If one were to summarize the reaction of insurance industry associations to Senator Chris Dodd's financial reform bill it would be: "If it aint broke, don't fix it." The bill includes provision for a Office of National Insurance (ONI) and the requirement for some large insurers, among other financial services firms, to contribute to a "resolution mechanism," involving a fund to enable the liquidation of failing financial institutions. An excerpt from an open letter published by the American Insurance Association (AIA):
"AIA and its member companies support common-sense reforms aimed at fixing what caused the financial crisis and avoiding future systemic problems, but penalizing insurers for the mistakes of riskier financial firms is not the appropriate public policy response. The property-casualty industry didn't cause the financial crisis and hasn't benefited from the bailout. While we're still reviewing the draft legislation, initially we have some serious concerns."
Among those concerns are the bill's provision to include insurers within a systemic risk regulatory regime, including the pre-funded resolution mechanism.
The National Association of Mutual Insurance Companies (NAMIC) expressed concerns of its own.
"It is important to remember, however, that virtually every examination of the crisis has shown that property/casualty insurers played no role in creating the crisis and pose no systemic risk to the overall economy," comments Jimi Grande, senior vice president, federal and political affairs, NAMIC, in a statement from the organization. The statement proceeds:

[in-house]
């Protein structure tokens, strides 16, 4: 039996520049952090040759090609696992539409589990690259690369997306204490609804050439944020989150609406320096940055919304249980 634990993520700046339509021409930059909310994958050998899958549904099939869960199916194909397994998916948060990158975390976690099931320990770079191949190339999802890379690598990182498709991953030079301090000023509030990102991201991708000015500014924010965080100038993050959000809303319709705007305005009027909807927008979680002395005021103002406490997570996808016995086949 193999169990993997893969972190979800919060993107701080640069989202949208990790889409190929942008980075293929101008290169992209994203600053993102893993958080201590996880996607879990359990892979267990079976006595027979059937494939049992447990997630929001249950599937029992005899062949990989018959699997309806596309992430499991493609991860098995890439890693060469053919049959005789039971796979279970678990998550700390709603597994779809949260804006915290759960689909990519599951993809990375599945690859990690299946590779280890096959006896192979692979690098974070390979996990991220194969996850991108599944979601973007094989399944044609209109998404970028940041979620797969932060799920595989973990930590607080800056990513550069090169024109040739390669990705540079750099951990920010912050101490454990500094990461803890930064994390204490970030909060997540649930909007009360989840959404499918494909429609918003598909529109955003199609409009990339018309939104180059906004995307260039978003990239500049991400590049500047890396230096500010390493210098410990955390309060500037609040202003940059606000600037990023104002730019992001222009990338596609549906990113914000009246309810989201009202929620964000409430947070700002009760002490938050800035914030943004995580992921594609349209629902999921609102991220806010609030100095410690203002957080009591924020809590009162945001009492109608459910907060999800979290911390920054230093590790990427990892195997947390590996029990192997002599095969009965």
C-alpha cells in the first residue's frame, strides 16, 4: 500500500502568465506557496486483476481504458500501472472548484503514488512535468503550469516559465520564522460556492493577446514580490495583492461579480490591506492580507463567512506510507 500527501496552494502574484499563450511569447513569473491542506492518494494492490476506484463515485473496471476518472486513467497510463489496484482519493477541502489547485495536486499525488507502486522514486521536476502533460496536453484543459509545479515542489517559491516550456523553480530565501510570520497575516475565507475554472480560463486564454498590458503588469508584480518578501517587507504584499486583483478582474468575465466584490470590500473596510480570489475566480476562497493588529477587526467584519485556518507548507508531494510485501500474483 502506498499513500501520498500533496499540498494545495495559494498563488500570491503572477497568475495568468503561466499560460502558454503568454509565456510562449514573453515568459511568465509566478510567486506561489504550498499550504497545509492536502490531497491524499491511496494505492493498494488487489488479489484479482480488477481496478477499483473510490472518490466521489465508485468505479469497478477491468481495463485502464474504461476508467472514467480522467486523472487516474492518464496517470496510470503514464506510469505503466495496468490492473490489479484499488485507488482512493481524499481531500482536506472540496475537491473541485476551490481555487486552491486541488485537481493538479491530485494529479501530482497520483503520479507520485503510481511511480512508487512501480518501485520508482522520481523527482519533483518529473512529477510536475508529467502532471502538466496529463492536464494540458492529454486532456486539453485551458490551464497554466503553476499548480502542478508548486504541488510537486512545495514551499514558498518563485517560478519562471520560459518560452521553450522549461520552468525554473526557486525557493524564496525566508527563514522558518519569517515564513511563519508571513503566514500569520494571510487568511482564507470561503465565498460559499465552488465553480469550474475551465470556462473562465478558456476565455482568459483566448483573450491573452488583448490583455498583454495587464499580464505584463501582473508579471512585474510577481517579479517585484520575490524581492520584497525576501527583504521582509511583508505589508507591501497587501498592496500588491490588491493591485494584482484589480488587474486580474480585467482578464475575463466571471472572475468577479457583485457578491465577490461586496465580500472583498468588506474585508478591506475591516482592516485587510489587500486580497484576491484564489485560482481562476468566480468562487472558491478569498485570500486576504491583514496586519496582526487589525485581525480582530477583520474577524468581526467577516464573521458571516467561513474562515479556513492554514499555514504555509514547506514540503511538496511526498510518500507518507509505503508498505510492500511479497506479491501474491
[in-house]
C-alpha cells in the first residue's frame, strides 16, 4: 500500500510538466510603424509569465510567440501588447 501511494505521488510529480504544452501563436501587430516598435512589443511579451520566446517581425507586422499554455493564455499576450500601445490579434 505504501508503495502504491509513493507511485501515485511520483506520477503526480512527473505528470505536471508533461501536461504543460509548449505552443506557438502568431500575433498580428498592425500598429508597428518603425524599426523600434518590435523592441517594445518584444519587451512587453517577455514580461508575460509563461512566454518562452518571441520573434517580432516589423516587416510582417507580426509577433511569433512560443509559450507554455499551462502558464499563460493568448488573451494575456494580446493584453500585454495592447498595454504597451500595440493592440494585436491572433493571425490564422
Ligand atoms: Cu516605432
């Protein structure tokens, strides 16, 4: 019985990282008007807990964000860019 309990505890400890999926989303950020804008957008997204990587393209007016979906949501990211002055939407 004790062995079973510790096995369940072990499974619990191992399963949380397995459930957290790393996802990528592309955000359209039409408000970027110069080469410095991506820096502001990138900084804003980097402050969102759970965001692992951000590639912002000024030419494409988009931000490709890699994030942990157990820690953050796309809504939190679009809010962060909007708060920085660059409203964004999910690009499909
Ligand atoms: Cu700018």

A remaining concern for NAMIC is the broad subpoena authority granted to the proposed Office of National Insurance created by the legislation. Although the legislation states specifically that the ONI would not serve in any regulatory or supervisory capacity with regards to the industry, it would still grant it the subpoena authority to compel companies to produce data.
"Insurance is the most regulated industry in the country, and there is no shortage of data that would be available to the ONI either publicly or through the National Association of Insurance Commissioners," Grande said. "The use of subpoena authority in this context could have unintended negative consequences by creating a duplicate and excessive process that would ultimately harm the consumer it seeks to protect."
The NAMIC statement went on to quote Grande in praise for Dodd bill's "respect" for "the strong regime of consumer protections with regard to property/casualty insurance at the state level."If one were to summarize the reaction of insurance industry associations to Senator Chris Dodd's financial reform bill it would be: "If it aint broke, don't fix it."
Anthony O'Donnell has covered technology in the insurance industry since 2000, when he joined the editorial staff of Insurance & Technology. As an editor and reporter for I&T and the InformationWeek Financial Services of TechWeb he has written on all areas of information ... View Full Bio